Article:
Clinton Leads '08 Dems; No Bounce for Obama

Clinton's lead for her party's nomination is fueled, in part, by her own natural affinity group, Democratic women: Nearly half support her, as do 30 percent of Democratic men. As noted, she also has 60 percent support from blacks, a core of the party, three times Obama's support in this group.

Nearly half of committed Democrats favor Clinton, compared with three in 10 Democratic-leaning independents. And her support is broadly based ideologically -- virtually identical among moderate and liberal Democrats, and better still among (much less numerous) conservative Democrats.

The ABC News/Washington Post survey tested all commonly mentioned possible Democratic contenders -- a dozen in all -- which makes Clinton's 41 percent support particularly impressive.

Democratic Primary Preference
  Clinton Obama Edwards
All Leaned Democrats   41%   17%   11%
Mainline Democrats   47   15   10
Dem.-Leading Independents   30   19   14
Liberal Democrats   44   19   13
Moderate Democrats   42   13   13
Men   30   15   14
Women   49   18   9
Whites   35   17   15
Blacks (combined data from 12/11/06 and 1/19/07 polls)   60   20   3

Republican Nomination

On the Republican side, conventional wisdom suggests Giuliani is insufficiently conservative to survive his primaries, and it's likely many Republicans today are judging him more on his reputation as a strong post-9/11 leader than on his positions on specific issues.

Nonetheless, McCain had his own difficulties with conservatives in 2000, and Giuliani leads McCain among conservative Republicans by 33 to 21 percent. It's among moderates that they're closer, 37-32 percent.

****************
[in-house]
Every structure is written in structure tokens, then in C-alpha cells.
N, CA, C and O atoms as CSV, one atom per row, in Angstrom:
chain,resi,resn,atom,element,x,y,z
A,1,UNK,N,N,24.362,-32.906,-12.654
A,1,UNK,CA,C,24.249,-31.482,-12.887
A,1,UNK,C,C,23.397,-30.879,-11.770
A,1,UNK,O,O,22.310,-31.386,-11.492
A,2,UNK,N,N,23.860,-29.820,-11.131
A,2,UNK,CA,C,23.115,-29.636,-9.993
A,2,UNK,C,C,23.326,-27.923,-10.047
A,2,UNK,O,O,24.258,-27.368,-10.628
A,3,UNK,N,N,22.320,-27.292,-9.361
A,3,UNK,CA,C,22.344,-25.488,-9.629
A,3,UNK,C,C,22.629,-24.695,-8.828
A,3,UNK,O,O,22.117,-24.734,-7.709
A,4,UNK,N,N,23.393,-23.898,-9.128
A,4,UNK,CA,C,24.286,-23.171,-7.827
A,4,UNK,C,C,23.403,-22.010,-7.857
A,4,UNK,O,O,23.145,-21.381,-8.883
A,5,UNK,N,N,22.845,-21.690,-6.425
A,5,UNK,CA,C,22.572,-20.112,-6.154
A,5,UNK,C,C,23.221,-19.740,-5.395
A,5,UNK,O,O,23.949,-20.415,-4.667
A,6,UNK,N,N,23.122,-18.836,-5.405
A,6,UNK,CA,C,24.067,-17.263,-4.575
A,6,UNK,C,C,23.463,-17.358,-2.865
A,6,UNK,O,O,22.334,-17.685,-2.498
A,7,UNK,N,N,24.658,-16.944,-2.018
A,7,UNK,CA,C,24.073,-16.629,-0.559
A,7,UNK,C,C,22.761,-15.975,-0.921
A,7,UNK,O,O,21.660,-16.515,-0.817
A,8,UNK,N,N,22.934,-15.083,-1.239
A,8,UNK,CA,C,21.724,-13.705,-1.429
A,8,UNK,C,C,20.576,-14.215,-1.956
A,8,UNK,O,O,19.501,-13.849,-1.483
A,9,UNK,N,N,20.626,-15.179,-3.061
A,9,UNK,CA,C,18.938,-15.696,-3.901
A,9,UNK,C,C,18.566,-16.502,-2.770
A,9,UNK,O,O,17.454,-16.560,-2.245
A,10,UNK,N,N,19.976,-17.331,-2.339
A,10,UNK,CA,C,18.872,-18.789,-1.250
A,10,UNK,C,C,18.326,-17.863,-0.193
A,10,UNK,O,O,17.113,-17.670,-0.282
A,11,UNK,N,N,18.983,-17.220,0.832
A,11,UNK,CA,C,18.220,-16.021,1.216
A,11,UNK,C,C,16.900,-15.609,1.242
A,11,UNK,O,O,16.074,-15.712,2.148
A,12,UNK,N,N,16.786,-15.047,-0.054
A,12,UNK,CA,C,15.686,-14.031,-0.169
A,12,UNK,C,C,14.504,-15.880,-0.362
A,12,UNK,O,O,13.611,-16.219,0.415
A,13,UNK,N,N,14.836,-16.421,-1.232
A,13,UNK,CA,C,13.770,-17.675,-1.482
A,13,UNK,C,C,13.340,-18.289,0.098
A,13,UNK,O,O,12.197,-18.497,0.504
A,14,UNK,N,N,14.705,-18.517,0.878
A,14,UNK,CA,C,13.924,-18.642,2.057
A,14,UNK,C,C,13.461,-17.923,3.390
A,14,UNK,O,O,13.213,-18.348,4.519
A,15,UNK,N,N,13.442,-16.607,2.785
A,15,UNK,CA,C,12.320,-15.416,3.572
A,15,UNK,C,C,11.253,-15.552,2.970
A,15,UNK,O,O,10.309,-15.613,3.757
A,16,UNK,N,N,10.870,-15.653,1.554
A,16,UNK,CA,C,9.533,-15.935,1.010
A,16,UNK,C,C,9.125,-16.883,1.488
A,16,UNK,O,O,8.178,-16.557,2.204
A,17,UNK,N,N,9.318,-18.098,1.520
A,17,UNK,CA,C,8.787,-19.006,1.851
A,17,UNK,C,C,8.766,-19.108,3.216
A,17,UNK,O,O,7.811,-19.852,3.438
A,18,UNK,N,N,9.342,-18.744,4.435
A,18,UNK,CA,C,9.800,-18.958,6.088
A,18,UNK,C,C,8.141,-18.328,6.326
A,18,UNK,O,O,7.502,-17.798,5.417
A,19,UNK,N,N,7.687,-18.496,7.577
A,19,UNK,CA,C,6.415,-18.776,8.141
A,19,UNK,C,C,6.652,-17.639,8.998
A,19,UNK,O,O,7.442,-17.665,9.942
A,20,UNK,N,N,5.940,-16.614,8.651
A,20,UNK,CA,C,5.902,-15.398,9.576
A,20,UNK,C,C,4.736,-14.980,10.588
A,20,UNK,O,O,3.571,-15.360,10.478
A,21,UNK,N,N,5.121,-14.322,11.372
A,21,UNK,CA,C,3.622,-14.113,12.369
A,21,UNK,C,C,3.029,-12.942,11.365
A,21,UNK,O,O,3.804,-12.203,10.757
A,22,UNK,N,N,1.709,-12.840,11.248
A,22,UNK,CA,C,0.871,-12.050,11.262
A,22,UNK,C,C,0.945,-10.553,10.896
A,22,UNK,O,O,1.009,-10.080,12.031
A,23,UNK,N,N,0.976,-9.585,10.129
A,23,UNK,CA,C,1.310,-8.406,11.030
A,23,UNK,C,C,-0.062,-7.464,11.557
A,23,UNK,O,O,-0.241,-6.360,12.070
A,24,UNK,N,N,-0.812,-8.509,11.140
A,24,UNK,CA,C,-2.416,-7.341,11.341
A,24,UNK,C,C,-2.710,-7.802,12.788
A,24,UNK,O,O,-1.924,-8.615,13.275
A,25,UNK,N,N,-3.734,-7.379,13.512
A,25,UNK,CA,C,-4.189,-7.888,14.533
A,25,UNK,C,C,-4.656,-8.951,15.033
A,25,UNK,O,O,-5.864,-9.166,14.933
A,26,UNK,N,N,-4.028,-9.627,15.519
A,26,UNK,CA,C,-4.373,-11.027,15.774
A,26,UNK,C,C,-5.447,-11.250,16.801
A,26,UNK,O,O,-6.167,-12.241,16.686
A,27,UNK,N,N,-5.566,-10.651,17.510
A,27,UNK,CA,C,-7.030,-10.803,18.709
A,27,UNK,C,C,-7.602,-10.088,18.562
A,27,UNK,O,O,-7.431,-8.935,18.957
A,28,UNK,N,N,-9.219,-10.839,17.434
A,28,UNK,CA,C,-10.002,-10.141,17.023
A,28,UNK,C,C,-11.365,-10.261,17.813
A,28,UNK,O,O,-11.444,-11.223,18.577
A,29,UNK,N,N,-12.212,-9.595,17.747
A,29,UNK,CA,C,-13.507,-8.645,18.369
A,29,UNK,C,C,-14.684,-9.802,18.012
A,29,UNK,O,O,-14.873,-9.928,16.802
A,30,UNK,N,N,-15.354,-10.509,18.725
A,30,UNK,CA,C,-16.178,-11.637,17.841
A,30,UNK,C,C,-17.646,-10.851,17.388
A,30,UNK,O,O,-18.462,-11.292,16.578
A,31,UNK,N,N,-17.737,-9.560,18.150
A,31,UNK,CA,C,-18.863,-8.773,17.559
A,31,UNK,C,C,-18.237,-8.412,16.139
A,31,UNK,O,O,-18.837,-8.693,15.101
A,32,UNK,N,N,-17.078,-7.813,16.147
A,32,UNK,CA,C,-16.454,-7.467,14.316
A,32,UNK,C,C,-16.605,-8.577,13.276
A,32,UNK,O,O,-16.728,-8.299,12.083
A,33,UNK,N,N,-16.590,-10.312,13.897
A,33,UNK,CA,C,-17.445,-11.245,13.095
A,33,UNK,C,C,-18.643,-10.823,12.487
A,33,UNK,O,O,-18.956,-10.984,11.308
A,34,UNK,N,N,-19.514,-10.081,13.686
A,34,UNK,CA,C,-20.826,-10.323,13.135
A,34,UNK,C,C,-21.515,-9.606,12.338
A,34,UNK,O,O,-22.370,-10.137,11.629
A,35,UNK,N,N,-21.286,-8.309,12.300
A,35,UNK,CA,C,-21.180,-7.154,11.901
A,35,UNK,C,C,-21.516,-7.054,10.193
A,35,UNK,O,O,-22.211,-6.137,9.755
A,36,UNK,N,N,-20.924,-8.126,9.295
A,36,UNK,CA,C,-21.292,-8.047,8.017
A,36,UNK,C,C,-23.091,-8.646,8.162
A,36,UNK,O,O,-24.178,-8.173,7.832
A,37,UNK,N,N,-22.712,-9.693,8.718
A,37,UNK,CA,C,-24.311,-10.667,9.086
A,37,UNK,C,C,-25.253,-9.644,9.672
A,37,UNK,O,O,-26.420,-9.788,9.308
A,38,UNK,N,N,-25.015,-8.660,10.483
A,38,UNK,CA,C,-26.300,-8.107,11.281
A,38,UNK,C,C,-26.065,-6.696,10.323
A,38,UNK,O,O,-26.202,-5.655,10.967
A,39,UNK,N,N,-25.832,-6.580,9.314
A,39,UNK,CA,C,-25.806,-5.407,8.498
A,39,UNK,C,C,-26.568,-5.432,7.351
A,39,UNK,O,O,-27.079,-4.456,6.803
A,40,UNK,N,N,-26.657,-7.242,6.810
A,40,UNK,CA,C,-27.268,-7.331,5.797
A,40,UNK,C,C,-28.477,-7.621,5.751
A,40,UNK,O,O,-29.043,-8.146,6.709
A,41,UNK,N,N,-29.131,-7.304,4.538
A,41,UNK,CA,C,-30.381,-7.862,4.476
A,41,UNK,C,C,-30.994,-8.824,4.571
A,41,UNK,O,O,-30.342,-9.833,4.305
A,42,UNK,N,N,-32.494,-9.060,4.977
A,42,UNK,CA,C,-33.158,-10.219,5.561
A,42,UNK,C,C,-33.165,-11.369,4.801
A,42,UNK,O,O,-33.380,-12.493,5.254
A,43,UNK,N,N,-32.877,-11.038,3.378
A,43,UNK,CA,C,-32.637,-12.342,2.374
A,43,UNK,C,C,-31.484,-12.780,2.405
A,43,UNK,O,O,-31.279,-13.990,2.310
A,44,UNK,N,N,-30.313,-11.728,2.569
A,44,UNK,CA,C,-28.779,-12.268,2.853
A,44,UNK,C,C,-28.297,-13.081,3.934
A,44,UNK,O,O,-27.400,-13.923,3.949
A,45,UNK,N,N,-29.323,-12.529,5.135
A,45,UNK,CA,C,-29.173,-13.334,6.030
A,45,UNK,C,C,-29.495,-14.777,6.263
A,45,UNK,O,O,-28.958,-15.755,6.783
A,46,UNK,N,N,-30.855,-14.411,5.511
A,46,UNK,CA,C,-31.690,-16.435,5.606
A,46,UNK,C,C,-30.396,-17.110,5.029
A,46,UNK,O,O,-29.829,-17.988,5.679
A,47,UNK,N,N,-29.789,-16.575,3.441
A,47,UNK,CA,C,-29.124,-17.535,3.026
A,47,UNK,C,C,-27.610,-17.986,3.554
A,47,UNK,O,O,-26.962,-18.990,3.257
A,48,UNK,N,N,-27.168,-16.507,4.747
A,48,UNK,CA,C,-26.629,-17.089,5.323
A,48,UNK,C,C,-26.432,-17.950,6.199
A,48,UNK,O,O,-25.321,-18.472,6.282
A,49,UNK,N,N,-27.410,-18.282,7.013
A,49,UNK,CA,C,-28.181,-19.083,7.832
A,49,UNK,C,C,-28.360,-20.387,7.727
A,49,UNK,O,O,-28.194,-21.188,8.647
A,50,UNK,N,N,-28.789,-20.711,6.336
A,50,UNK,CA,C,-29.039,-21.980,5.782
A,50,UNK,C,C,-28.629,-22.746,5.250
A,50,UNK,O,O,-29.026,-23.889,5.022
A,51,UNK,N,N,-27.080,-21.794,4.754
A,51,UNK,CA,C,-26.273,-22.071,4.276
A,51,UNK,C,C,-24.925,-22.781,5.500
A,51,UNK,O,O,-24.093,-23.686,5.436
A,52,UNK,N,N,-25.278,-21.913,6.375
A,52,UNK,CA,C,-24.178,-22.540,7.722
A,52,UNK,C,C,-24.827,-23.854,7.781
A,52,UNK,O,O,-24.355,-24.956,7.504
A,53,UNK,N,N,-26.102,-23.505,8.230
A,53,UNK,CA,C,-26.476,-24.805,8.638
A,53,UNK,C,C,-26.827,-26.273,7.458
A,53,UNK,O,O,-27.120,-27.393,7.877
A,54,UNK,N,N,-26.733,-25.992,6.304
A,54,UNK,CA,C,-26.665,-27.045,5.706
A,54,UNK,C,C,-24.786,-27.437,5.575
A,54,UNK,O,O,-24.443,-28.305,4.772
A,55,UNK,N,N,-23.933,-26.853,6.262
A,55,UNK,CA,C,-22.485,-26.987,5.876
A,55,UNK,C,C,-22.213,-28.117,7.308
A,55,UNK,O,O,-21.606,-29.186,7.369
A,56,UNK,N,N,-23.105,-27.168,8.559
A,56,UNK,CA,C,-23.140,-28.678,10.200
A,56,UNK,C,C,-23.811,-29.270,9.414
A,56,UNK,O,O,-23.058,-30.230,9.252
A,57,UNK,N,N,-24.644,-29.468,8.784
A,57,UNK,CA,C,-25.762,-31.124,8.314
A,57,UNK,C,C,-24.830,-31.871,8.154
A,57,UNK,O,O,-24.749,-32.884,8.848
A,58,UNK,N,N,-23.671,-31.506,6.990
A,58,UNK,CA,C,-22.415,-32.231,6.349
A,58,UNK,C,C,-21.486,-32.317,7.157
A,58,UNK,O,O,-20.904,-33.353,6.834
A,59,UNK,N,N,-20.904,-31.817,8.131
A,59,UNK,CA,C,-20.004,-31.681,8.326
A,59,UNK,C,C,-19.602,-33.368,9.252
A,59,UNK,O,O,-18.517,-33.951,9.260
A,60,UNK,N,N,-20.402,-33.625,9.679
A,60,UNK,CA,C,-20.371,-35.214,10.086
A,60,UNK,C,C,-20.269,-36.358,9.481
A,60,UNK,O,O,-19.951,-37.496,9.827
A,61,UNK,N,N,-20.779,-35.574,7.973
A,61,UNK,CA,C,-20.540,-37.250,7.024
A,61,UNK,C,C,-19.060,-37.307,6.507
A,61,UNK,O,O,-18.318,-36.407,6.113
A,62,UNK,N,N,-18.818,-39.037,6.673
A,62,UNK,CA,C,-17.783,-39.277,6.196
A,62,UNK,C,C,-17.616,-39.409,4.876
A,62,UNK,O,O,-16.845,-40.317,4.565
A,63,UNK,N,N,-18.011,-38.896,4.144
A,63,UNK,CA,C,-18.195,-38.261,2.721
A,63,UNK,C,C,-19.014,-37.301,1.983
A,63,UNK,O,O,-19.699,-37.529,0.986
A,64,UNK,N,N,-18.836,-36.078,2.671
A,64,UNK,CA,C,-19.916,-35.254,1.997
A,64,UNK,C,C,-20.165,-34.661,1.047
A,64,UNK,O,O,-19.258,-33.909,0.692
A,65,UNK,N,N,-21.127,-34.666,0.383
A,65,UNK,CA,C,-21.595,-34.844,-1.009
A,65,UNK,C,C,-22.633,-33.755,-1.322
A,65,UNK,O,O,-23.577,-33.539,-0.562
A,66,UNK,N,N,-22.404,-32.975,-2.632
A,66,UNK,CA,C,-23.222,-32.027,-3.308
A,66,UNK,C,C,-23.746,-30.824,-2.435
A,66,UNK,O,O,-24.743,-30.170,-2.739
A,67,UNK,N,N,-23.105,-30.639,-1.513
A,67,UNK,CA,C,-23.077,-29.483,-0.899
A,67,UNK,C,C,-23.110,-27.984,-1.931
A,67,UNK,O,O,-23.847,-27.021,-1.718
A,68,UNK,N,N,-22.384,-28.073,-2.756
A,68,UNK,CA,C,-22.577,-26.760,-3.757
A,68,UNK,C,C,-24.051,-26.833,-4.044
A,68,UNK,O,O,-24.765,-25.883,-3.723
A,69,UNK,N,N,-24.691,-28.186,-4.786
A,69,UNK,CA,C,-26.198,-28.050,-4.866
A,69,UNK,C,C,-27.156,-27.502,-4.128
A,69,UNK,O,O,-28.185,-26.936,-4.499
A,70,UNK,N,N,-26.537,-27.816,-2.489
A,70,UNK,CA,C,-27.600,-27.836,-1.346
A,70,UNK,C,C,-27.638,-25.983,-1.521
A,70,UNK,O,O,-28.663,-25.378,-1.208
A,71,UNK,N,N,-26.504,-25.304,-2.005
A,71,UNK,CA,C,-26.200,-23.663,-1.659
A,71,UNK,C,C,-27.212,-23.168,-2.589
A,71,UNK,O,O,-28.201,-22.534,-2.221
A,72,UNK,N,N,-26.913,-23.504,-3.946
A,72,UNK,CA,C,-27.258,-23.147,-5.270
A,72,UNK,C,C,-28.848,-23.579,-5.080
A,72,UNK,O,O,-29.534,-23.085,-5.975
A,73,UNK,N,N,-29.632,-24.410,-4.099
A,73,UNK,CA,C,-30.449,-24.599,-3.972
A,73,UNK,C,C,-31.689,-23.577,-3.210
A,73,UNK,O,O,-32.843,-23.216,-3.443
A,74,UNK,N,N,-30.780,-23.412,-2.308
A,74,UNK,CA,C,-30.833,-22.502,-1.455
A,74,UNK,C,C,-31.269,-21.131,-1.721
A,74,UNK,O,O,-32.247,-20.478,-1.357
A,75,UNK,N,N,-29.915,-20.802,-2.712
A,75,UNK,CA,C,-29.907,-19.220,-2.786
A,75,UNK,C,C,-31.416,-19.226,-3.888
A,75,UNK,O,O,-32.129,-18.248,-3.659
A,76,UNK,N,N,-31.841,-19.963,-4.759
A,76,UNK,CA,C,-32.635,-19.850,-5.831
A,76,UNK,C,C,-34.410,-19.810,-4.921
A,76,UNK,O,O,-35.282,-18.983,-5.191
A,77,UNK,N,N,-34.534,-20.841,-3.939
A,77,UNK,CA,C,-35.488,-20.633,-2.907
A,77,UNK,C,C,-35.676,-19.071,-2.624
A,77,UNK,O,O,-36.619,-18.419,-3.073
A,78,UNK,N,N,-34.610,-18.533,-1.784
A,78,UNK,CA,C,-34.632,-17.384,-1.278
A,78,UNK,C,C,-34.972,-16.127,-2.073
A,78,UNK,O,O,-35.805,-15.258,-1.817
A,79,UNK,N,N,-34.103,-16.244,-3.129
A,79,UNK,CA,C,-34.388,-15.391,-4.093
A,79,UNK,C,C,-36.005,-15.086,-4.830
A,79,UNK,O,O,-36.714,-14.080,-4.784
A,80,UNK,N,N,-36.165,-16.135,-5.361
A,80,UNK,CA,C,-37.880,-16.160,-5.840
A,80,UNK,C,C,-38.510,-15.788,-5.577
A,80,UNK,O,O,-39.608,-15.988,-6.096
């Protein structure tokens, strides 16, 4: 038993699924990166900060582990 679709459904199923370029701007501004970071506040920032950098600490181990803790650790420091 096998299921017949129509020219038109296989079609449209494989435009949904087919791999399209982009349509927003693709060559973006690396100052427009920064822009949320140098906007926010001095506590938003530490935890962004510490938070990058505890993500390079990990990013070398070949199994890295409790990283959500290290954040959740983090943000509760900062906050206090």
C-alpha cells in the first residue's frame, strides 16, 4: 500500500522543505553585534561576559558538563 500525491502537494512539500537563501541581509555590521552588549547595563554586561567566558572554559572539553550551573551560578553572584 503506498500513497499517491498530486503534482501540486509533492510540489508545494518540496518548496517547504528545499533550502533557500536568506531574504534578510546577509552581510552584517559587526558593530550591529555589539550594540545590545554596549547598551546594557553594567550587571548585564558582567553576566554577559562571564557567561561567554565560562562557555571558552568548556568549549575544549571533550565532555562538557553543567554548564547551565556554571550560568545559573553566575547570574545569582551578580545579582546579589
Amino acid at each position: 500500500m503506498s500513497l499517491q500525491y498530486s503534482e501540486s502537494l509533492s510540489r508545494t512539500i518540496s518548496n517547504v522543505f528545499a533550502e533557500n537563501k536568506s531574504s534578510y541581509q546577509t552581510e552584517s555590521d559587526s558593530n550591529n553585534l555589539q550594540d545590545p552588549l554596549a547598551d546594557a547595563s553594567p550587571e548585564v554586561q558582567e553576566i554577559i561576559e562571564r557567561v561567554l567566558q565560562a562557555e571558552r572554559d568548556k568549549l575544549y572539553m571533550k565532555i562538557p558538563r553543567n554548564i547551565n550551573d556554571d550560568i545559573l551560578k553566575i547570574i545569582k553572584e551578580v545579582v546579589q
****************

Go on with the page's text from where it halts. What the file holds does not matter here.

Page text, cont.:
Giuliani and McCain also run about evenly among evangelical white Protestants, a core Republican group with whom McCain's had strained relations.

2008 Republican Preference (among leaned Republicans)
  Giuliani McCain
Moderate Republicans   37%   32%
Conservative Republicans   33   21

Most important, though, is Giuliani's advantage among committed Republicans, who, like their Democratic counterparts, are more apt to vote in primaries. Giuliani holds a 10-point advantage over McCain among this group; McCain, by contrast, runs quite competitively among independents who lean Republican. That was the case in 2000; his problem was that, outside of New Hampshire, not enough of them showed up to vote.

Given sample sizes, Giuliani's overall seven-point advantage over McCain among leaned Republicans is not significant at the customary 95 percent confidence level. Instead it's 82 percent likely that Giuliani has a real lead in the contest.

Favorability Ratings

Any look ahead should include the politicians' favorability ratings, the most basic measure of a public figure's popularity. Here, Giuliani tops the chart; 61 percent of Americans view him favorably overall, just 29 percent unfavorably -- a very strong 2-1 ratio. Bill Clinton has the same favorable score, but somewhat higher negatives.

After 15 years in the public spotlight, Hillary Clinton is universally recognized; just three percent of Americans have no opinion of her, vs. 10 percent for Giuliani, 16 percent for McCain and 25 percent for Obama. And, as noted, 54 percent have a favorable impression of her.

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